Julian Stewart’s shop sells thousands of household items from screws to saucepans, shopping trolleys to garden seeds, and has become a much-loved institution with countless loyal customers.
In November, Julian will celebrate the 35th anniversary of the shop’s opening.
At sixty-six, he says he has no intention of retiring any time soon.
He believes Bargain Buys’ longevity on the High Street is due to a combination of personal service, customer care and reliability.
“People coming into the shop see that I am enjoying myself. I really do like working and helping people and that is infectious.
“I don’t fear the competition because a shop this size can change to suit the trading conditions of the time.
Multiples won’t stock slow-moving lines but I do. I will keep an item at the back of the shop even if I have only one regular customer.”
Looking back on the differing patterns of trade, Julian says the biggest change has been in the sale of dustbins.
“Because plastic bins are now provided by the council I sell less in a year than I used to sell in a week twenty-five years ago.
“Sales of crockery and fancy goods have also fallen off the side of a cliff. I used to sell so much china it paid me to go to Stoke-on-Trent in my Transit van and load up with stock. Now it all comes from China.”
Julian says the decline in the number of hardware and do-it-yourself shops has worked to his advantage. “I have always sold paints and varnishes but I’ve now made a point of increasing the range of products I sell and some of my most regular customers are builders and decorators.”
His terms of trade with suppliers and wholesalers have changed dramatically over the years.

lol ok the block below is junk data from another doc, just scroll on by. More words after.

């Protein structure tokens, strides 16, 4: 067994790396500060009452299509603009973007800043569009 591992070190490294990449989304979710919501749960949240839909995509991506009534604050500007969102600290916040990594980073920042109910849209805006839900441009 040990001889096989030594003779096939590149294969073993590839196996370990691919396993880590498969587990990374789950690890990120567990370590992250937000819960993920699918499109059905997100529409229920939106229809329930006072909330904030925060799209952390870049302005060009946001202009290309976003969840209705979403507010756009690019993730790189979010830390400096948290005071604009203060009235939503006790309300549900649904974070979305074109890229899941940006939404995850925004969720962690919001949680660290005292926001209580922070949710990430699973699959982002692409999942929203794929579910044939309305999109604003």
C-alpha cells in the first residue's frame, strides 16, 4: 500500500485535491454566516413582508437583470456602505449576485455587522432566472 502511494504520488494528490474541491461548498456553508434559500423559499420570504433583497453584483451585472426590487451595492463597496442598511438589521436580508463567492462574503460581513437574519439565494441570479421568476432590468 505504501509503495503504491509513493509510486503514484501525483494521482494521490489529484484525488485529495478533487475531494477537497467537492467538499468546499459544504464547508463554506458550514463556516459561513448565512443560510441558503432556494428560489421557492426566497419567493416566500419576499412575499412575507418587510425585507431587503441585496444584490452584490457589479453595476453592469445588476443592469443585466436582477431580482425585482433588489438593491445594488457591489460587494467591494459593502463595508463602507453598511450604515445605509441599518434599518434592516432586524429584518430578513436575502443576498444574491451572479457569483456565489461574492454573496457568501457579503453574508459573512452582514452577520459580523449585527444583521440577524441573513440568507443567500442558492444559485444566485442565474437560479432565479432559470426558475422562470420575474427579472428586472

“I now get very few sales representatives calling at the shop. Twenty years ago there would be one rep in the shop, one just outside on the door step and another waiting in his car.
Now I have to do all the work myself and order my stock on the telephone or online at home.”
In the fifteen minutes I spent interviewing Julian he served three customers: one lady bought three saucepans; another wanted a sheet of sandpaper; but he couldn’t help the third customer.
She asked for a seat to lift her out of the bath. “No,” said Julian, “that’s not something we stock.” His dog Sam looked on wistfully as these transactions proceeded.
Well yes, it did once take me a couple of days to find something
Standing amid the piles and piles of goods reaching up to the ceiling, I felt I couldn’t ask when Julian last did a stock-take.
Nor did I have the heart to ask what he thought might happen to Bargain Buys once he retired; that would have been a question too far.
Do you ever get a “Four Candles” moment, as in The Two Ronnies?
“I get asked either for four candles or fork handles every other week. I have to pretend it’s the first time I have heard the joke.”
What was silliest request you’ve ever had?
"One bloke asked if he could buy the kitchen sink. I thought he was joking but I kept a straight face and just looked around the shop while thinking what to say.”
What request stumps you every time?
“A customer will ask for a plug. I then have to reply, ‘Do you mean an electric plug, a sink plug, a wall plug . . .?”
What is the most popular item you get asked for?
“Sorry, it’s batteries, something really boring. But I do have over sixty different types of battery in stock.”
Is it difficult to remember where everything is stocked?
“No, I can find well over 99 per cent of my stock almost straight away.”
What’s the longest it has taken you to locate an item?
“Well yes, it did once take me a couple of days to find something.”